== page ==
When you’re granted some freedom, the game can be enjoyable. Switching between your knife and silenced pistol for close-quarter stealth kills and then taking out an entire guard post with your sniper rifle is admittedly satisfying. But you never feel like a stealthy sniper. Your vantage points are always laid out for you so never get a chance to experiment. It’s insulting.

Visually, the game boasts some really nice environments. While it doesn’t take full advantage of the Cryengine 3, it’s quite a looker for a budget title. The Jungle environments are lush, filled with dense and detailed vegetation and the urban landscape of Bosnia is surprisingly authentic. The same can’t be said for level design. The linearity butchers the nice scenery and no thought went behind the terrain layout. The levels don’t feel realistic. Everything seems so perfectly positioned that you cannot mess up even if you play blindfolded. Health packs and ammo are around every corner and you just have to hold the analog stick forward to make progress. There are no opportunities to explore, there are no opportunities to experiment…heck, there’s rarely an opportunity to actually play the game. Enemy AI has improved a little, but not enough to feel competent. Enemies either stand around as you land headshots, or they discover your precise location the moment you fire your first shot, even if you’re miles away in camouflage disguised by thick vegetation.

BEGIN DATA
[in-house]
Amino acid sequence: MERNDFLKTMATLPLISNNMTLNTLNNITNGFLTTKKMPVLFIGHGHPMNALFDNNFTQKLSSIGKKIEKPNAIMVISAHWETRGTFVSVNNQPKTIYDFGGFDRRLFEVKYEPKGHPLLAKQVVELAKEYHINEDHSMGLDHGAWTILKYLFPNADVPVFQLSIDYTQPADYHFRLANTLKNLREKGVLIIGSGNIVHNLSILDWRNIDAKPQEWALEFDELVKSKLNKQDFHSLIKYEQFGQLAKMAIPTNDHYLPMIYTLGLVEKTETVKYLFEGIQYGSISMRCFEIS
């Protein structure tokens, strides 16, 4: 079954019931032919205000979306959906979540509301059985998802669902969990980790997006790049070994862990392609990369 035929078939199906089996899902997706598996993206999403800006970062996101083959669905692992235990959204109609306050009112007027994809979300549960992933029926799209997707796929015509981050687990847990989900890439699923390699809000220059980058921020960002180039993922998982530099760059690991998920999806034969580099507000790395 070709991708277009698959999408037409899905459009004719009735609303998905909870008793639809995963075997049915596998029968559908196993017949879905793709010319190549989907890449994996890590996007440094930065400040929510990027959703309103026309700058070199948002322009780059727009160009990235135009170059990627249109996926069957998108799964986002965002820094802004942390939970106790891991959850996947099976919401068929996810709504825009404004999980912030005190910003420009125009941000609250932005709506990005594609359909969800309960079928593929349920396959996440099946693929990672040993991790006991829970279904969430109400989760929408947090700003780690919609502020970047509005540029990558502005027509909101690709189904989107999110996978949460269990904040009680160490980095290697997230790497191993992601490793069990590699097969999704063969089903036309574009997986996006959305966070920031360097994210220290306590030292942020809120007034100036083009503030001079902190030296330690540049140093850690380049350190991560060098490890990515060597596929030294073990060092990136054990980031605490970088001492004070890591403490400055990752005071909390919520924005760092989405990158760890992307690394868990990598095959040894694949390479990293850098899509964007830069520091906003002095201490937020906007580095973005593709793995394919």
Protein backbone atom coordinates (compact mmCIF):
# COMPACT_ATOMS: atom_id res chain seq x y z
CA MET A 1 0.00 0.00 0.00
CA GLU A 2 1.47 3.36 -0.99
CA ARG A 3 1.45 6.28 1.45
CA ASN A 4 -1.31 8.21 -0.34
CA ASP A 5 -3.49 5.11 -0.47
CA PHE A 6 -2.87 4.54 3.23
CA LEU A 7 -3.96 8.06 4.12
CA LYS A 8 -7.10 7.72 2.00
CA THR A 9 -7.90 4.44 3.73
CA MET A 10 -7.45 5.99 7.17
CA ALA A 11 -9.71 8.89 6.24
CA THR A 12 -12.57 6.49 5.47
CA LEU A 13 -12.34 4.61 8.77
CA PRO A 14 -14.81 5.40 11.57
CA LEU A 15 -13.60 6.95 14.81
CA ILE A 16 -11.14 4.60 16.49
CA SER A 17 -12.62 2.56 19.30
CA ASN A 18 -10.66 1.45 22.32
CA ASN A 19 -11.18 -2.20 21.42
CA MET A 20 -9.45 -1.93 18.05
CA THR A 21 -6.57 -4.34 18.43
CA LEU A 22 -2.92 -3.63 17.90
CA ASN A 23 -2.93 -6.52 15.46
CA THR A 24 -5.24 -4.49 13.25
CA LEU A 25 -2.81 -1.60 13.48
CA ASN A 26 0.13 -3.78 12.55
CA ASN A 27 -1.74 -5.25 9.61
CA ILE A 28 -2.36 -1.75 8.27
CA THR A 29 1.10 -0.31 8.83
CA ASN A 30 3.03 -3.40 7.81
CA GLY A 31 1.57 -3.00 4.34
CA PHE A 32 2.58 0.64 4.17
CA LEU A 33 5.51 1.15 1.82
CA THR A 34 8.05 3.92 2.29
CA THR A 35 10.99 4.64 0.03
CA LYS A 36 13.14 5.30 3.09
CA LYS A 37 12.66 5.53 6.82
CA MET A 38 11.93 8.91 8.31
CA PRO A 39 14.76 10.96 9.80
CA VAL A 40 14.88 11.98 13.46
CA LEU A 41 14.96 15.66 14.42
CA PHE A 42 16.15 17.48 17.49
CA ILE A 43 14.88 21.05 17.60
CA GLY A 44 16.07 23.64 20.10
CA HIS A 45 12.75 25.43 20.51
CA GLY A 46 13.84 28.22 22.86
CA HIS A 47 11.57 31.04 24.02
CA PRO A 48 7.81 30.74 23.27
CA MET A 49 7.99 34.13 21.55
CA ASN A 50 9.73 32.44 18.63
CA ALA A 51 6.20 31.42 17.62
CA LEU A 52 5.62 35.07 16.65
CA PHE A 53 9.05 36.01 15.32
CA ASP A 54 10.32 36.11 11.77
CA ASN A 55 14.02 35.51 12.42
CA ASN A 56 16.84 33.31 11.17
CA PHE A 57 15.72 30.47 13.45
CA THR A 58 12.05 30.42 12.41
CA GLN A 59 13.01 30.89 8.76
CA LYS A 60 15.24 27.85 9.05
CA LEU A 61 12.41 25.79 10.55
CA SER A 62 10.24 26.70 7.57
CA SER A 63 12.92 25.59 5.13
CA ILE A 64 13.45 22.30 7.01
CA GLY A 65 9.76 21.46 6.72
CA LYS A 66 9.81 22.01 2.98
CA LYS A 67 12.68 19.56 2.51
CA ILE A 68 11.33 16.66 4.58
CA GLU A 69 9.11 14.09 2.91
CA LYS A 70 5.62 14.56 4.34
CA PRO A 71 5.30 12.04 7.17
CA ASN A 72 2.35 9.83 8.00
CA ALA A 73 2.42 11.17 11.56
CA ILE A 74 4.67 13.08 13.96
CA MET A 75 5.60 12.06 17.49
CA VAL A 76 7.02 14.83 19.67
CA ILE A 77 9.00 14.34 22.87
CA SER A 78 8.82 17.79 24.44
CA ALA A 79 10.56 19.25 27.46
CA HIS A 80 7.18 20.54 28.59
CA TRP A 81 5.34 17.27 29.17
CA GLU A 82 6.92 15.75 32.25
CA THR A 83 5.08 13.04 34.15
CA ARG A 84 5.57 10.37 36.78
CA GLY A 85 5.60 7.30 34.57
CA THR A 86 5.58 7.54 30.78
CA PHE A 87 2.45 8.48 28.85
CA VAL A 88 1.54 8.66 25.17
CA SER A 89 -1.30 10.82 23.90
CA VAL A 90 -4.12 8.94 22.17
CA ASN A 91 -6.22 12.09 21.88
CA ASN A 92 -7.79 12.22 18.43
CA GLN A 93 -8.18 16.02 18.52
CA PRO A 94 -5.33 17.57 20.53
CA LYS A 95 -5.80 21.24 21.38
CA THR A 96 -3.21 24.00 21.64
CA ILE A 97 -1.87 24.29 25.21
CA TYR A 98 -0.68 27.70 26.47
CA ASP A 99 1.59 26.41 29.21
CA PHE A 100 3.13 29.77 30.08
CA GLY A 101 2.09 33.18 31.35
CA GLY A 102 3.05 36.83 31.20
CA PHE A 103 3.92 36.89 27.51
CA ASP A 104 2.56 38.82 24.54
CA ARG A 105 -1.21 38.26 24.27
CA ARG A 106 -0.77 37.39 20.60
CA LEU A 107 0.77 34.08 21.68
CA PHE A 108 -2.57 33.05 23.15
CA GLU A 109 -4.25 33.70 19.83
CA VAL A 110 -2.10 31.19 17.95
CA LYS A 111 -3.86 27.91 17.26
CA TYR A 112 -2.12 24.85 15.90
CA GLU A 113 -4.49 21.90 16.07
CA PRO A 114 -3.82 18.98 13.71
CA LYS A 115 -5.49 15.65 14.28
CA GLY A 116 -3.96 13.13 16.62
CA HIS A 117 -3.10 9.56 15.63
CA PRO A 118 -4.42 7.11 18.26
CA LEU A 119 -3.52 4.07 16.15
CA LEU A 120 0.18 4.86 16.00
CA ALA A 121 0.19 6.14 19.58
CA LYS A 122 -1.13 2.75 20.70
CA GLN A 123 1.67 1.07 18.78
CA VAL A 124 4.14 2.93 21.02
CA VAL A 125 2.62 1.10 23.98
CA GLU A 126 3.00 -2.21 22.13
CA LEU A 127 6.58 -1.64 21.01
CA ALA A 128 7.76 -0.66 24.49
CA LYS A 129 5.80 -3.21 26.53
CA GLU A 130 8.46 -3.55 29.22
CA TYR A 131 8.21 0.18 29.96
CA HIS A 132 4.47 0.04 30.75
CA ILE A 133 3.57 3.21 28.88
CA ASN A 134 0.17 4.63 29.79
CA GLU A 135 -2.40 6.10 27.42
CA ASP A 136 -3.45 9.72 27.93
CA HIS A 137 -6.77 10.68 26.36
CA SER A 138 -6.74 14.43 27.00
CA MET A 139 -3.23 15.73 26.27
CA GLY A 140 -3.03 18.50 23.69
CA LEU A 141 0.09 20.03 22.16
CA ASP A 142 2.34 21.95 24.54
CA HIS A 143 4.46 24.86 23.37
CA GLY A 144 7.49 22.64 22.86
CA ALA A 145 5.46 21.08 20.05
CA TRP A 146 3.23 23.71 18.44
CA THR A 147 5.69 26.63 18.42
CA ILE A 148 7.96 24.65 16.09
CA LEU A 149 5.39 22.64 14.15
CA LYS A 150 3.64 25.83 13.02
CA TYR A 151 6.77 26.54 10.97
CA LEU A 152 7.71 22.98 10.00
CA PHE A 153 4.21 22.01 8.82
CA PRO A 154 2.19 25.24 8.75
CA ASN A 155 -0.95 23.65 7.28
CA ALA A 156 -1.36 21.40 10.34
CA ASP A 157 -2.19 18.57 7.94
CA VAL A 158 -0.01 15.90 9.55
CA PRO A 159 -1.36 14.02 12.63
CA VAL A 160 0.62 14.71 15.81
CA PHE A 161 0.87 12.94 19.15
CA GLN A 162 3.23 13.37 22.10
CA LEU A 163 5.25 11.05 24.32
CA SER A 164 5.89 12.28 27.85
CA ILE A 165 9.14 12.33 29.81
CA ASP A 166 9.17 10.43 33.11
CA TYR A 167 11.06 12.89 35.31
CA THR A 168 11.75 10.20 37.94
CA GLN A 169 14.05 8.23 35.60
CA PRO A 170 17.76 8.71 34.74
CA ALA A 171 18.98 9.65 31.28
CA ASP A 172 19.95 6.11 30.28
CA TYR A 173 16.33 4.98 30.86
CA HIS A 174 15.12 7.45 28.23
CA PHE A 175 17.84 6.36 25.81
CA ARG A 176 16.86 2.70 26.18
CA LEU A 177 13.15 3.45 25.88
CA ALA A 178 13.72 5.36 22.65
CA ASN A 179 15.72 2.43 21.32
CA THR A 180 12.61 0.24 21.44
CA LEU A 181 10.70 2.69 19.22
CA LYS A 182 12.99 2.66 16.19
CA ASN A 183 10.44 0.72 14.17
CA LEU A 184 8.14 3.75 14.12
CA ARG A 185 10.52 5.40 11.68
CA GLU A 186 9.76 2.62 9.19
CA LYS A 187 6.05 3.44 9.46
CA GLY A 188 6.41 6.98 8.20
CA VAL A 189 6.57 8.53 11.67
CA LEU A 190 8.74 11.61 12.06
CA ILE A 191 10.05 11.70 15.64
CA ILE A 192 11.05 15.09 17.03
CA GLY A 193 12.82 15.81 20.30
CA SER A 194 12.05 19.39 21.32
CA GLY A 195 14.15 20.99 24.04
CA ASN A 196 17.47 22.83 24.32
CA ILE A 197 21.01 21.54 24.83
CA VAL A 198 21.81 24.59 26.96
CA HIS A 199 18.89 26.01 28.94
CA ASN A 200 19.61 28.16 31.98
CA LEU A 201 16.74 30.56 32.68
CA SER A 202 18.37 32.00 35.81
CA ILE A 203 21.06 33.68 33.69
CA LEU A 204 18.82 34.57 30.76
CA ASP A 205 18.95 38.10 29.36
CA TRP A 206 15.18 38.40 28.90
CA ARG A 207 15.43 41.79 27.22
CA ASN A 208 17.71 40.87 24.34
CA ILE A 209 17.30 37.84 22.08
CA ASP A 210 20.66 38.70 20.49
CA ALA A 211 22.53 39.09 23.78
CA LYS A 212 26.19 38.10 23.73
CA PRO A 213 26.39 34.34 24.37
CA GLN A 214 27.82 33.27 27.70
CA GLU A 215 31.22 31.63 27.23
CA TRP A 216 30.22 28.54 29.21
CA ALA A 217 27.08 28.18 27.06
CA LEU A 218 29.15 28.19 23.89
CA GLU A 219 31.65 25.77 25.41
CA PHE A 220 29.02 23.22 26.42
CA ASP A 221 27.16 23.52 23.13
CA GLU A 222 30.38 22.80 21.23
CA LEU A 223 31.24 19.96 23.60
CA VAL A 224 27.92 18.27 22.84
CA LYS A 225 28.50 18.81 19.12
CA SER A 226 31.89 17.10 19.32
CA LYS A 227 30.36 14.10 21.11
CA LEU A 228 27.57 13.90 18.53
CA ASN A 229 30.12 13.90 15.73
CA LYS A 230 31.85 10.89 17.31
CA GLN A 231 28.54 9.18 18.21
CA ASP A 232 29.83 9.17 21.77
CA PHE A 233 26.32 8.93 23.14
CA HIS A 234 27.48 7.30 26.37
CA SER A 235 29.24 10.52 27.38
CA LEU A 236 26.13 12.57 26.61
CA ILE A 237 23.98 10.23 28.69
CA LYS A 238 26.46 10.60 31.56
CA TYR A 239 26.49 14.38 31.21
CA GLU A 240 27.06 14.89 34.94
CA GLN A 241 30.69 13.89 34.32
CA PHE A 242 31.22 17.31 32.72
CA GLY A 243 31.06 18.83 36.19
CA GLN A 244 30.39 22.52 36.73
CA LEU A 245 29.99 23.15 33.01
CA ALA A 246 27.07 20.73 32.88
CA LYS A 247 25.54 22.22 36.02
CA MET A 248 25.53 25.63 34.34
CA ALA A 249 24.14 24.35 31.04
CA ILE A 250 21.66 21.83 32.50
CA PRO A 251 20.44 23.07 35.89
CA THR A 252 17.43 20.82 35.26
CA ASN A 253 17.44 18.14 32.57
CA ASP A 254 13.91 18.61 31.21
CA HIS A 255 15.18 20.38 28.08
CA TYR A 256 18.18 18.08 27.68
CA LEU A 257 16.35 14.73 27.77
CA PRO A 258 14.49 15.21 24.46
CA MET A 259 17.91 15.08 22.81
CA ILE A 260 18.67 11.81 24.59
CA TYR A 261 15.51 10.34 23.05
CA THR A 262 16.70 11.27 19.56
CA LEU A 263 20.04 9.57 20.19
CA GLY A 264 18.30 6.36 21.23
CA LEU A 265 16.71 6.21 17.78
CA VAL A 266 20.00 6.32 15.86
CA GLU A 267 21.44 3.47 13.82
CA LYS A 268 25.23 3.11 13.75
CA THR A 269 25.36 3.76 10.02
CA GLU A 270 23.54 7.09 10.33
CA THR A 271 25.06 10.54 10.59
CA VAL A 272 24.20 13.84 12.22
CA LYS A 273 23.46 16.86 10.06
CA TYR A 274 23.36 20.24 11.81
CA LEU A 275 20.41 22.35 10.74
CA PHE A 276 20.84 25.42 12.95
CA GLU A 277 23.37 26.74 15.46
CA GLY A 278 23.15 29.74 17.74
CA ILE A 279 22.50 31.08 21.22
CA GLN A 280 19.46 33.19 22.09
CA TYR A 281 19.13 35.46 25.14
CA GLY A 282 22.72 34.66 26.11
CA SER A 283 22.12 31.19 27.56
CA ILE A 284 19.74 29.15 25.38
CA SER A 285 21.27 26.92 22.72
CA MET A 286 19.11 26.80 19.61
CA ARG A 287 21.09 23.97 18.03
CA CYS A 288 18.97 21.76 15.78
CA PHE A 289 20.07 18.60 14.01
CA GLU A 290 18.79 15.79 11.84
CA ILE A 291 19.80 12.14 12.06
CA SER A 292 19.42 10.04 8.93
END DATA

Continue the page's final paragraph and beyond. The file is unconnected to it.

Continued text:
Sniper: Ghost Warrior 2 is a game that doesn’t want to be liked. It disrespects you as a gamer and will make you feel like an incompetent fool. It never makes you feel in control and continually guides your every move. I tried very hard to enjoy myself…I really did…and even though beneath all the gameplay-aid rubbish lies a solid sniping experience, the linearity and campaign shortness is quite frankly unbearable and unacceptable. The multiplayer might offer a few rounds of sniping freedom, but isn’t worth the asking price…even at the budgeted price of $39.99.

Final Score “Worst Handholding in Gaming History” 2.5
Visually, the game is rather pleasing. The jungles are lush and vibrant and the wartorn urban cityscape of Bosnia is surprisingly authentic. Unfortunately, the same can't be said for the lazy level designs, which are some of the most uninspired in recent memory.
What gameplay? For the majority of the game, you're just pressing the right trigger. You're told when to shoot. You're told who to shoot. You're told where to go. You're told how to make every single move. It's incredibly insulting and painfully boring. When the game let's go, it can be fun…but it lasts only seconds before it turns back into an on-rails shooter.
Even though it's a budget title, I wouldn't recommend this to anyone…and this is coming from someone who absolutely loves sniping games. The campaign can be beaten in one sitting and the multiplayer can't save the rest of this broken mess.
While the soundtrack is extremely generic, the voice acting is pretty decent. Unfortunately the narrative is so trite, you won't care about what anyone has to say.

Review by Tin Salamunic

Tin Salamunic is the founder of The Game Scouts. He is a Video Game Journalist during the day and illustrator by night. He's been obsessed with video games since the early NES days, collecting every major system and game on the market. Video games are the reason he pursued the illustration career and he hopes to be creative director for a video game company one day. All Artciles by Tin.


Post a Comment